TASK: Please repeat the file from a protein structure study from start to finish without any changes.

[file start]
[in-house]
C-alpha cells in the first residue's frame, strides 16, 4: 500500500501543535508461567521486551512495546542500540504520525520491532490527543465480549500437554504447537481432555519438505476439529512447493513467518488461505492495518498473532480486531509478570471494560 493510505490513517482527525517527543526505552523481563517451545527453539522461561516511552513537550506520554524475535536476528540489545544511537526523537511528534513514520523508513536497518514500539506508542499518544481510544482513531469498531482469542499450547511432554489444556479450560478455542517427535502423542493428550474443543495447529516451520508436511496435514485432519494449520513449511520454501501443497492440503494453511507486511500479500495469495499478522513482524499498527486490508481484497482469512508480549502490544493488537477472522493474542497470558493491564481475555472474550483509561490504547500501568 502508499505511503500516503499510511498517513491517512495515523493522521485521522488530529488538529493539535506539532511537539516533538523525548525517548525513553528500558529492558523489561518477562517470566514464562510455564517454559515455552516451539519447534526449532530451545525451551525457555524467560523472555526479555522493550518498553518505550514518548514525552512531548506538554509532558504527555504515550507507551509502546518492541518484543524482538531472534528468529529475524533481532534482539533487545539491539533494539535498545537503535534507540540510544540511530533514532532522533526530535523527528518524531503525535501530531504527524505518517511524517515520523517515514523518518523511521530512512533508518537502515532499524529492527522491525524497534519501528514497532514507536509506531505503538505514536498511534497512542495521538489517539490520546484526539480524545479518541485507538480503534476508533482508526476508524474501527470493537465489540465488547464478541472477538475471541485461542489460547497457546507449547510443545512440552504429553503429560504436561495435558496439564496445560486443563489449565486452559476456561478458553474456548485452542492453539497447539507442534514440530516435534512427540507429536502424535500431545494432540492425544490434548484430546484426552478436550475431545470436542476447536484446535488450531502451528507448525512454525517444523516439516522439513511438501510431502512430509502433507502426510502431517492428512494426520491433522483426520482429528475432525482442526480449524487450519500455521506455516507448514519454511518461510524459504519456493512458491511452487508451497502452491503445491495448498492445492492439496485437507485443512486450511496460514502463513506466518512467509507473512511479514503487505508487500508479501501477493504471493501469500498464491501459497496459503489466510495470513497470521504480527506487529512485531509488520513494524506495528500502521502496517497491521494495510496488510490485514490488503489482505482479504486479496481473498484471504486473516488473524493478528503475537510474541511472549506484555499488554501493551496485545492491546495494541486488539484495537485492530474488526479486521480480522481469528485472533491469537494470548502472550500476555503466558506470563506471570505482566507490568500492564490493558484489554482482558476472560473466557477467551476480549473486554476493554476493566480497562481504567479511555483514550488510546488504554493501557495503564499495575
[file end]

[in-house]
C-alpha cells in the first residue's frame, strides 16, 4: 500500500501543535508461567521486551512495546542500540504520525520491532490527543465480549500437554504447537481432555519438505476439529512447493513467518488461505492495518498473532480486531509478570471494560 493510505490513517482527525517527543526505552523481563517451545527453539522461561516511552513537550506520554524475535536476528540489545544511537526523537511528534513514520523508513536497518514500539506508542499518544481510544482513531469498531482469542499450547511432554489444556479450560478455542517427535502423542493428550474443543495447529516451520508436511496435514485432519494449520513449511520454501501443497492440503494453511507486511500479500495469495499478522513482524499498527486490508481484497482469512508480549502490544493488537477472522493474542497470558493491564481475555472474550483509561490504547500501568 502508499505511503500516503499510511498517513491517512495515523493522521485521522488530529488538529493539535506539532511537539516533538523525548525517548525513553528500558529492558523489561518477562517470566514464562510455564517454559515455552516451539519447534526449532530451545525451551525457555524467560523472555526479555522493550518498553518505550514518548514525552512531548506538554509532558504527555504515550507507551509502546518492541518484543524482538531472534528468529529475524533481532534482539533487545539491539533494539535498545537503535534507540540510544540511530533514532532522533526530535523527528518524531503525535501530531504527524505518517511524517515520523517515514523518518523511521530512512533508518537502515532499524529492527522491525524497534519501528514497532514507536509506531505503538505514536498511534497512542495521538489517539490520546484526539480524545479518541485507538480503534476508533482508526476508524474501527470493537465489540465488547464478541472477538475471541485461542489460547497457546507449547510443545512440552504429553503429560504436561495435558496439564496445560486443563489449565486452559476456561478458553474456548485452542492453539497447539507442534514440530516435534512427540507429536502424535500431545494432540492425544490434548484430546484426552478436550475431545470436542476447536484446535488450531502451528507448525512454525517444523516439516522439513511438501510431502512430509502433507502426510502431517492428512494426520491433522483426520482429528475432525482442526480449524487450519500455521506455516507448514519454511518461510524459504519456493512458491511452487508451497502452491503445491495448498492445492492439496485437507485443512486450511496460514502463513506466518512467509507473512511479514503487505508487500508479501501477493504471493501469500498464491501459497496459503489466510495470513497470521504480527506487529512485531509488520513494524506495528500502521502496517497491521494495510496488510490485514490488503489482505482479504486479496481473498484471504486473516488473524493478528503475537510474541511472549506484555499488554501493551496485545492491546495494541486488539484495537485492530474488526479486521480480522481469528485472533491469537494470548502472550500476555503466558506470563506471570505482566507490568500492564490493558484489554482482558476472560473466557477467551476480549473486554476493554476493566480497562481504567479511555483514550488510546488504554493501557495503564499495575